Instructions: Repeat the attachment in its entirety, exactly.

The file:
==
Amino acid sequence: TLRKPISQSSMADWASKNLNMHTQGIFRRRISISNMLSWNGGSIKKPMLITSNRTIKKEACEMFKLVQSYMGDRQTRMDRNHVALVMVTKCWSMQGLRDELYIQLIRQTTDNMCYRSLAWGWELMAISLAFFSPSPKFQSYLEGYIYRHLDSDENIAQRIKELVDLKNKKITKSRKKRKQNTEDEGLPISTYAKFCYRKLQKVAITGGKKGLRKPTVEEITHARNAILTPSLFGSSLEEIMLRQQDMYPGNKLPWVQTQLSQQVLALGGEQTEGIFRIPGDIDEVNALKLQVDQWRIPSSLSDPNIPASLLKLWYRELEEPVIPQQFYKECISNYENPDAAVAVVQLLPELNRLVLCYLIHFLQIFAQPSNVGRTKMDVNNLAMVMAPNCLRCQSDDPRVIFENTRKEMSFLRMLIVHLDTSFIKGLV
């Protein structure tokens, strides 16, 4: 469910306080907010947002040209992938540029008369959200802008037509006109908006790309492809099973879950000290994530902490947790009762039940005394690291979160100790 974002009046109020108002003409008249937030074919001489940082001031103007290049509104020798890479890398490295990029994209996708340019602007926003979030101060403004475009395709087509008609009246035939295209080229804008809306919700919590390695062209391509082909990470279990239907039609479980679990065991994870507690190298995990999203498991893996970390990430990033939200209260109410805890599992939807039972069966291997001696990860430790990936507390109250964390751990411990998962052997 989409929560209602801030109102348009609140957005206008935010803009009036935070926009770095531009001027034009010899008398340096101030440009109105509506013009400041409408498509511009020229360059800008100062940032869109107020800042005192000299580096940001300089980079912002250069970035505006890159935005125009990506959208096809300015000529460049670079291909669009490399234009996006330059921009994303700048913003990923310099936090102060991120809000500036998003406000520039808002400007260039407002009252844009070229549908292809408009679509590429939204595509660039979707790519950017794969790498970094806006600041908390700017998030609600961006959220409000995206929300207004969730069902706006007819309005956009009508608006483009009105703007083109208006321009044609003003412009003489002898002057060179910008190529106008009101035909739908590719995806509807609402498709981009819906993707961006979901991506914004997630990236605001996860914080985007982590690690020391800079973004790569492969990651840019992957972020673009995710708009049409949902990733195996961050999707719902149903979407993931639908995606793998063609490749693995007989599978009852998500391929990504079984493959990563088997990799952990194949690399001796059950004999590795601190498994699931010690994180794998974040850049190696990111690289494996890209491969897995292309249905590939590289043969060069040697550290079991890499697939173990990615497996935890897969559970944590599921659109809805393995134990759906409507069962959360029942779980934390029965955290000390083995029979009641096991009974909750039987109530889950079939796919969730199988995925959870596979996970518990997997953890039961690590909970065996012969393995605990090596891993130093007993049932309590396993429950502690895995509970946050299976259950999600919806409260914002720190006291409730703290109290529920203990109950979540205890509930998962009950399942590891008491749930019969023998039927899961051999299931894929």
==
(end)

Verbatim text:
Amino acid sequence: TLRKPISQSSMADWASKNLNMHTQGIFRRRISISNMLSWNGGSIKKPMLITSNRTIKKEACEMFKLVQSYMGDRQTRMDRNHVALVMVTKCWSMQGLRDELYIQLIRQTTDNMCYRSLAWGWELMAISLAFFSPSPKFQSYLEGYIYRHLDSDENIAQRIKELVDLKNKKITKSRKKRKQNTEDEGLPISTYAKFCYRKLQKVAITGGKKGLRKPTVEEITHARNAILTPSLFGSSLEEIMLRQQDMYPGNKLPWVQTQLSQQVLALGGEQTEGIFRIPGDIDEVNALKLQVDQWRIPSSLSDPNIPASLLKLWYRELEEPVIPQQFYKECISNYENPDAAVAVVQLLPELNRLVLCYLIHFLQIFAQPSNVGRTKMDVNNLAMVMAPNCLRCQSDDPRVIFENTRKEMSFLRMLIVHLDTSFIKGLV
């Protein structure tokens, strides 16, 4: 469910306080907010947002040209992938540029008369959200802008037509006109908006790309492809099973879950000290994530902490947790009762039940005394690291979160100790 974002009046109020108002003409008249937030074919001489940082001031103007290049509104020798890479890398490295990029994209996708340019602007926003979030101060403004475009395709087509008609009246035939295209080229804008809306919700919590390695062209391509082909990470279990239907039609479980679990065991994870507690190298995990999203498991893996970390990430990033939200209260109410805890599992939807039972069966291997001696990860430790990936507390109250964390751990411990998962052997 989409929560209602801030109102348009609140957005206008935010803009009036935070926009770095531009001027034009010899008398340096101030440009109105509506013009400041409408498509511009020229360059800008100062940032869109107020800042005192000299580096940001300089980079912002250069970035505006890159935005125009990506959208096809300015000529460049670079291909669009490399234009996006330059921009994303700048913003990923310099936090102060991120809000500036998003406000520039808002400007260039407002009252844009070229549908292809408009679509590429939204595509660039979707790519950017794969790498970094806006600041908390700017998030609600961006959220409000995206929300207004969730069902706006007819309005956009009508608006483009009105703007083109208006321009044609003003412009003489002898002057060179910008190529106008009101035909739908590719995806509807609402498709981009819906993707961006979901991506914004997630990236605001996860914080985007982590690690020391800079973004790569492969990651840019992957972020673009995710708009049409949902990733195996961050999707719902149903979407993931639908995606793998063609490749693995007989599978009852998500391929990504079984493959990563088997990799952990194949690399001796059950004999590795601190498994699931010690994180794998974040850049190696990111690289494996890209491969897995292309249905590939590289043969060069040697550290079991890499697939173990990615497996935890897969559970944590599921659109809805393995134990759906409507069962959360029942779980934390029965955290000390083995029979009641096991009974909750039987109530889950079939796919969730199988995925959870596979996970518990997997953890039961690590909970065996012969393995605990090596891993130093007993049932309590396993429950502690895995509970946050299976259950999600919806409260914002720190006291409730703290109290529920203990109950979540205890509930998962009950399942590891008491749930019969023998039927899961051999299931894929």